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Author Topic: Interesting truss rod issue.  (Read 2207 times)
headsup
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« on: February 07, 2015, 04:05:41 PM »

On one of my older Larrivee's (the L FM), the trusts rod affects the neck line in a non consistent way.
Basically the treble side of the fingerboard responds in a different way than the bass side, making for adjustment a bit of a head scratcher.

never seen this on a guitar of such high build quality before.
 I'm sure there's a reason, and a solution, just mentioning it in case any one else has ever had this happen.....
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Danny
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« Reply #1 on: February 07, 2015, 06:20:06 PM »

    This makes me think that the neck is starting to twist. I've never seen a Larrivee neck twist, but it's possible.
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« Reply #2 on: February 07, 2015, 08:08:32 PM »

I would be interested to know if this occurs with strings on and tuned to standard pitch, or unstrung, or both ways?
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« Reply #3 on: February 07, 2015, 08:30:55 PM »

so far just on and standard tuning.
It's in need of a fret dressing so I'll be looking closer when it's on the bench.
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Mr_LV19E
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« Reply #4 on: February 08, 2015, 11:02:30 PM »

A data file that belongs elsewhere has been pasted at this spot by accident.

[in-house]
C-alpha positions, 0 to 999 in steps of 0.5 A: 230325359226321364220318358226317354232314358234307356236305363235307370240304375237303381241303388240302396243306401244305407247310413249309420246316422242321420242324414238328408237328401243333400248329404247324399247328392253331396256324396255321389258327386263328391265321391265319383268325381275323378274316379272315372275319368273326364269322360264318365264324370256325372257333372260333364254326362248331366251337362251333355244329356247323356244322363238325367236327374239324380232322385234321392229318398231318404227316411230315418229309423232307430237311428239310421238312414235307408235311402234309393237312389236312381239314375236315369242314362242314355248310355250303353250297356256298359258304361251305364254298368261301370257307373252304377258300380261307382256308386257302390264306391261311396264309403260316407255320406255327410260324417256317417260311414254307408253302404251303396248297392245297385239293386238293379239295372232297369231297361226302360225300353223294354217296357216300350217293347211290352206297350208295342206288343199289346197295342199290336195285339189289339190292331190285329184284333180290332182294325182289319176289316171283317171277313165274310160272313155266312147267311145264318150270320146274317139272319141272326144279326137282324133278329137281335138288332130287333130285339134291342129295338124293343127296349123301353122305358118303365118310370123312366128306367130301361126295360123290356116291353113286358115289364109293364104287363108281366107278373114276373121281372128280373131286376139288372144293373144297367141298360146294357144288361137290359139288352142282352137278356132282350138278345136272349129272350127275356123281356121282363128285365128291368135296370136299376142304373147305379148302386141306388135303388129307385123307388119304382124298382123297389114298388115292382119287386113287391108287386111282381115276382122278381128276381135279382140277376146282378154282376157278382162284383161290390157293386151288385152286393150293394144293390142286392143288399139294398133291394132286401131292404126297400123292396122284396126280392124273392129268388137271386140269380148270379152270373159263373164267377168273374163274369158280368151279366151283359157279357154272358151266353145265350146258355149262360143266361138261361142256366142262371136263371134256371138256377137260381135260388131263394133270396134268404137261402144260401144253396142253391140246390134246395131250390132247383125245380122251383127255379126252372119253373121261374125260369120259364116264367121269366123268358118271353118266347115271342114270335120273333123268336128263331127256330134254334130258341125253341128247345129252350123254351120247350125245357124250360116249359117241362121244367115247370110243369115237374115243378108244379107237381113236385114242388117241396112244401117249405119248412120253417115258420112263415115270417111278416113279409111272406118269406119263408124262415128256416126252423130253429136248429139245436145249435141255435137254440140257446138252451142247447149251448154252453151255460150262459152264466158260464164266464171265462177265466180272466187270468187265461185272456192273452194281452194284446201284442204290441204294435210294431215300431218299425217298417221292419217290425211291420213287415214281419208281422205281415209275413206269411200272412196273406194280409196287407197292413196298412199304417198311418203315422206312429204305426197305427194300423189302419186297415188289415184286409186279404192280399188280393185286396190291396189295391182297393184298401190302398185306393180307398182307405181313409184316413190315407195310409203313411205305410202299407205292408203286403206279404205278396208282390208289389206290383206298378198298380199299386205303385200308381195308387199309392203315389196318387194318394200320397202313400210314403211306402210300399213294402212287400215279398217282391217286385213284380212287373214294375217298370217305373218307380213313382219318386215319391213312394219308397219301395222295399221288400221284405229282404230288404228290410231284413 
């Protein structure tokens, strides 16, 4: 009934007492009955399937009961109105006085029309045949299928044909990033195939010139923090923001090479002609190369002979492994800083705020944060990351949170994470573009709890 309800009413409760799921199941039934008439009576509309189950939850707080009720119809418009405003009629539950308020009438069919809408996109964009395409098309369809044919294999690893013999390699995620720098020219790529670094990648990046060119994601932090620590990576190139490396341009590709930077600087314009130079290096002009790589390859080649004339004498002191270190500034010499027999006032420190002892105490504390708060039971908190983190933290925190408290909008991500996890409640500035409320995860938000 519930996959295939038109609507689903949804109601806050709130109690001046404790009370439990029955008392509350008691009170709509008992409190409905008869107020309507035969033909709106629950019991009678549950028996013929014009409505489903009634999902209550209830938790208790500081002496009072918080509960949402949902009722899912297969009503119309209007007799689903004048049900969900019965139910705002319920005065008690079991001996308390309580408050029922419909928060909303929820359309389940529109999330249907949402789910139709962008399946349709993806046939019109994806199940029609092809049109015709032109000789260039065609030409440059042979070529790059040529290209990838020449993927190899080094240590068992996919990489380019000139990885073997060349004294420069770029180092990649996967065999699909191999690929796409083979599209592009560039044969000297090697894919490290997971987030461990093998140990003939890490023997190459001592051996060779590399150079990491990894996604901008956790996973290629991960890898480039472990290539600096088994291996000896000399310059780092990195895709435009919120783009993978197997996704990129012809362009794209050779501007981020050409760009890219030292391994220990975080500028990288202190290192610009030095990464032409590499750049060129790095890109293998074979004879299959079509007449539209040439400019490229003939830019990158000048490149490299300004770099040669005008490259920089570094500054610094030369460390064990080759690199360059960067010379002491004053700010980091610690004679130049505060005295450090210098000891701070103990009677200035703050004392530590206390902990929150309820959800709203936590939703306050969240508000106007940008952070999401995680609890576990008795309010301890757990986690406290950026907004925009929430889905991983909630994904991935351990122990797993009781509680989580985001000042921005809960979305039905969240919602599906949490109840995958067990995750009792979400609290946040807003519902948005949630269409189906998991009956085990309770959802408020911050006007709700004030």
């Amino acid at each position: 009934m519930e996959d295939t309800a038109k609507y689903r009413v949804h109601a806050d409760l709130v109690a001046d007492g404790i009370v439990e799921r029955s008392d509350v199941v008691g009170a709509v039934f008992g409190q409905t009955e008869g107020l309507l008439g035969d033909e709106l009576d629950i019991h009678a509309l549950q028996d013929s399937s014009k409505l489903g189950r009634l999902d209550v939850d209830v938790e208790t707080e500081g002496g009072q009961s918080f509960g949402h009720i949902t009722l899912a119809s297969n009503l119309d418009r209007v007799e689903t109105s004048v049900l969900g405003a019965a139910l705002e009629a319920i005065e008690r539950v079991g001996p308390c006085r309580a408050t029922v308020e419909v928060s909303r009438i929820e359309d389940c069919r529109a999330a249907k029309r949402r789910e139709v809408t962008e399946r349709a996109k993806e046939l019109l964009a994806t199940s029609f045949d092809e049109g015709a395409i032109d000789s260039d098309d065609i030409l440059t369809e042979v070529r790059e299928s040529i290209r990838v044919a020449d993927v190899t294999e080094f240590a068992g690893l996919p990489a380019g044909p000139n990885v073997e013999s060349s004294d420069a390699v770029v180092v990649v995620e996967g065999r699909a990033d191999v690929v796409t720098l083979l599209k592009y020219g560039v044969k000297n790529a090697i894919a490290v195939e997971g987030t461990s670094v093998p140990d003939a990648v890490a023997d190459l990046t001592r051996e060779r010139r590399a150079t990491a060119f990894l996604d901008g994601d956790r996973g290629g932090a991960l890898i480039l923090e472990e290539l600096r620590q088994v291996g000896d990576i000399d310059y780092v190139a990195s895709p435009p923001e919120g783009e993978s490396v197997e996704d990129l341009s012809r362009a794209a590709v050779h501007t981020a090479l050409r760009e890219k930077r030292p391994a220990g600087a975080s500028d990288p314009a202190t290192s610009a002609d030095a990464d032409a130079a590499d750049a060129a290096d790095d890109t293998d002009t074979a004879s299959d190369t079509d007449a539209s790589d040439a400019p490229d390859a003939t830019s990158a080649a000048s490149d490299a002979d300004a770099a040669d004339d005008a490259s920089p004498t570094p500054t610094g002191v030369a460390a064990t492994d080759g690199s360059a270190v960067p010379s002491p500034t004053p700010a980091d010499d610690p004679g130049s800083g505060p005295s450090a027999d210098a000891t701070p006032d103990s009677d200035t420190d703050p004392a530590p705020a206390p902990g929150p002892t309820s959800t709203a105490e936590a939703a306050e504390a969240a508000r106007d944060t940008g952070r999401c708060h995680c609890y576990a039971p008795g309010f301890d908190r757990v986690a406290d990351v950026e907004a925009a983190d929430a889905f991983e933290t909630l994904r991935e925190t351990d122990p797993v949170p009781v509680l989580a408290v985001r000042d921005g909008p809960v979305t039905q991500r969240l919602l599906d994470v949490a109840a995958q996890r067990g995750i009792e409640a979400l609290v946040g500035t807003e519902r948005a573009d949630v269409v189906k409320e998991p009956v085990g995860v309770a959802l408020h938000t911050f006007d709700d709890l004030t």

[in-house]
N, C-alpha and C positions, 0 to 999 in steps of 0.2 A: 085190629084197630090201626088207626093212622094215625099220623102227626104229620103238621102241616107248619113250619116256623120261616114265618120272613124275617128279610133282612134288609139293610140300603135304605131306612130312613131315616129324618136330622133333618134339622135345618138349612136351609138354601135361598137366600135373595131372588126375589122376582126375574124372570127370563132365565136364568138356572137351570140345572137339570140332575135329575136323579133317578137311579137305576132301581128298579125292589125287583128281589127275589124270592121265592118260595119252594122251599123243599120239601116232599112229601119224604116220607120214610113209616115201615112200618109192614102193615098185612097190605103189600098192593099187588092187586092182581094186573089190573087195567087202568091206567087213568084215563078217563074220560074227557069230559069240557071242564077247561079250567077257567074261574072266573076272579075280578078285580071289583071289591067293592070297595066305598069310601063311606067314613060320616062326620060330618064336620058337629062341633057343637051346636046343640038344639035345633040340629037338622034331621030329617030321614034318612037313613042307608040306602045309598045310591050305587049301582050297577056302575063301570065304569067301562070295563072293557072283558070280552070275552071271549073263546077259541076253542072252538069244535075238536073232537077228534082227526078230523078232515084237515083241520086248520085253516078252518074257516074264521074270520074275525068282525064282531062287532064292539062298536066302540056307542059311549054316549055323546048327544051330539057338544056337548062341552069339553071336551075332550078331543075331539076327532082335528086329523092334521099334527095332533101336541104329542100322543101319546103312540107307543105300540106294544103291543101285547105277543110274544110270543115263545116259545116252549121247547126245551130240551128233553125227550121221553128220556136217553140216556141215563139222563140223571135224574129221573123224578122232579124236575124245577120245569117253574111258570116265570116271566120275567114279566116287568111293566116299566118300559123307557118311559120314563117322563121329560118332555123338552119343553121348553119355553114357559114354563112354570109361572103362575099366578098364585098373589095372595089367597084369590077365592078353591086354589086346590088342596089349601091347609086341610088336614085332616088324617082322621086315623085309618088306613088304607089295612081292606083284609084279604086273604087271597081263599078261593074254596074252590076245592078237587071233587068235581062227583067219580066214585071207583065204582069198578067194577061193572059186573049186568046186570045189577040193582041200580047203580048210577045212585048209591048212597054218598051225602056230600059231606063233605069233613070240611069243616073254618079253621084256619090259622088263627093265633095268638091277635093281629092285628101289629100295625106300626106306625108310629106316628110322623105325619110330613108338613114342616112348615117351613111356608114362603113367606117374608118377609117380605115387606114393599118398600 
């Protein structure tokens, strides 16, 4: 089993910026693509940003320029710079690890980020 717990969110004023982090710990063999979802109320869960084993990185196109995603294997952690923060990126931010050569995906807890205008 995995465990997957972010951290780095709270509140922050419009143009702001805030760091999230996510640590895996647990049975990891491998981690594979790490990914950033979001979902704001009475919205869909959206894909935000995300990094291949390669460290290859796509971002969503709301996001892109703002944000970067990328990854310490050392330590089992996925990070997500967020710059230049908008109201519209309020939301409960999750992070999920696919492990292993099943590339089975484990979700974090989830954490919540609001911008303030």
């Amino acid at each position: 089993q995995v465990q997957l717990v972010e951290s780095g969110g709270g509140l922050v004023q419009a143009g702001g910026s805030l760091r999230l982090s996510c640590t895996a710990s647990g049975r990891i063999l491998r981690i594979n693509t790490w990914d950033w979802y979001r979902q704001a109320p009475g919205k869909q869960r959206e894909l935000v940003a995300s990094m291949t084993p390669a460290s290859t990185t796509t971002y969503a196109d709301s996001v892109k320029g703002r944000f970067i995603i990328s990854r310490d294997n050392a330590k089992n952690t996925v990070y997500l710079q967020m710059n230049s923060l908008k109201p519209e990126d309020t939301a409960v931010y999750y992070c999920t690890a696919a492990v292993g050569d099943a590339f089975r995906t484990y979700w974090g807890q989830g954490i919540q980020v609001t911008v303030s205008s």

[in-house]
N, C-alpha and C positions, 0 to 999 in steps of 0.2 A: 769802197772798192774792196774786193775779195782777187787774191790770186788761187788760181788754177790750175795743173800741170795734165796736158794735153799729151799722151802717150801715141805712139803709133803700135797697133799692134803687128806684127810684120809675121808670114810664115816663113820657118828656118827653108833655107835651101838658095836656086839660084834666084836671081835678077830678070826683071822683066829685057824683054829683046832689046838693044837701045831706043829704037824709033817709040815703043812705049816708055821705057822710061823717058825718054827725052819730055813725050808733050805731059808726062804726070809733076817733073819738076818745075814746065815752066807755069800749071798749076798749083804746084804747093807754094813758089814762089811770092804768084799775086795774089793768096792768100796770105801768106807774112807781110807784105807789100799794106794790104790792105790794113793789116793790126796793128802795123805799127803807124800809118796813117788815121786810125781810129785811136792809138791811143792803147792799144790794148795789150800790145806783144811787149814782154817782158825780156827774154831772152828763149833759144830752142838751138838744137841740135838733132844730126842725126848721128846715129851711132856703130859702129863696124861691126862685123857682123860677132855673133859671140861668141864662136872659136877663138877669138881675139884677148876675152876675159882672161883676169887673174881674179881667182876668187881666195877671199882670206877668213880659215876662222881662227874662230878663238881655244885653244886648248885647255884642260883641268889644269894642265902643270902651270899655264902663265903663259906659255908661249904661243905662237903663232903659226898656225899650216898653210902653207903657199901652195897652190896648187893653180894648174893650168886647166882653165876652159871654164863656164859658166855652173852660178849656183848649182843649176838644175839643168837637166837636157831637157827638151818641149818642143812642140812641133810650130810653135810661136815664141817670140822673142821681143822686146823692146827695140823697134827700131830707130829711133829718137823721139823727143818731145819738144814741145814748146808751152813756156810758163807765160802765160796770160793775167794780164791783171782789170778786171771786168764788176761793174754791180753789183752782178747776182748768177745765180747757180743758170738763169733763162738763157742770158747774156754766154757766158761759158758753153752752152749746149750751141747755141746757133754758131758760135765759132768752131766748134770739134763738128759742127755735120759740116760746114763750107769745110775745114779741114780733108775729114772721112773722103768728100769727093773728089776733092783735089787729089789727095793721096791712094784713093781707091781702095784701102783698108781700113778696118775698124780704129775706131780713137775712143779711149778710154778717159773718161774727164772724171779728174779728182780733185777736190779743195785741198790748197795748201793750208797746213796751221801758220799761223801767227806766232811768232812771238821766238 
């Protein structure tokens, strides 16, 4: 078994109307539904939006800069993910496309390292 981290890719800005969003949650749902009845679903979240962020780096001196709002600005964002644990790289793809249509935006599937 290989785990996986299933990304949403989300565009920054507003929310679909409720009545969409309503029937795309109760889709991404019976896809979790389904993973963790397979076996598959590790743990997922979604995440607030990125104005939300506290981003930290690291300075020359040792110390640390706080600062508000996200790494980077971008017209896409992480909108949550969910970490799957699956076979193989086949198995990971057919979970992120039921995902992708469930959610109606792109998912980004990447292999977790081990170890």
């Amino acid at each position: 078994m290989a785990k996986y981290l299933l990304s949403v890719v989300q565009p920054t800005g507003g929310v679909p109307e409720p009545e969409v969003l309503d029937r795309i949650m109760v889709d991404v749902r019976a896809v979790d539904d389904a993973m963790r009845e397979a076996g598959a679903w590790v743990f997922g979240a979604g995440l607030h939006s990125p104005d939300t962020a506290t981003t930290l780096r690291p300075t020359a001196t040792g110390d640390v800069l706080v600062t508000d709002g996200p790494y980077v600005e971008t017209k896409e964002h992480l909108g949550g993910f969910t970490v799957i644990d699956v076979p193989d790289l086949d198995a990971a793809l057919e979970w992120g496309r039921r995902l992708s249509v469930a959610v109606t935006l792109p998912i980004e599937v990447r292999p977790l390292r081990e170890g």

More relief on the high or low E side? My necks seem to have a little more relief on the low E side, I always assumed it was because of the extra tension of the lower strings, I use 13/56. Its not a drastic difference, just subtle.
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« Reply #5 on: February 09, 2015, 12:37:39 AM »

couple things,

relief? when I set the bass side for relief (bow) the treble side is flat, treble strings have more tension than the bass strings I believe..

I use mediums on all my guitars. but for sure this neck needs a rest from string tension and a good fret levelling/dressing.....
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« Reply #6 on: February 09, 2015, 03:47:41 AM »

You guys seem to be familiar with these concepts, so I'll venture two questions:

1) Is there a standard for what portion of the neck truss rods "adjust"?

2) Is D'Addario the only company that actually publishes the tensions of their strings? (http://www.daddariostrings.com/Resources/JDCDAD/images/tension_chart.pdf)

There are various sites that explain the physics of string tension, but as D'Addario points out "By using different raw materials (nickelplated steel or phosphor bronze, etc.) or by varying the ratio between the core and the wrap wire, two strings with the same diameter, tuned to the same pitch, could have two different tensions."   (http://www.tothestage.com/upload/StringTension_1949.pdf)
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« Reply #7 on: February 09, 2015, 04:05:45 AM »

My understanding is that the whole neck moves. If it only effected the fret board then the board would just pop off.
  D R RARE strings are well known for having less tension at the same diameter as other makers.

   I have seen fret boards completely separated from the neck due to over adjustment.
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« Reply #8 on: February 09, 2015, 01:16:00 PM »

The double rods (only one adjusts, and not always both ways (check with manufacturers first), bur=t the adjustment is between the 3/4 fret up to about 9 or 10 fret, basically the middle of the neck, as I have experienced.
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« Reply #9 on: February 09, 2015, 03:22:08 PM »

I didn't even think about the double rod. My new OO has that type I suppose. Now that would bring in different issues, that are beyond my grasp.
I've taken apart several guitars to see how they are built and removed many necks but none with a dual rod.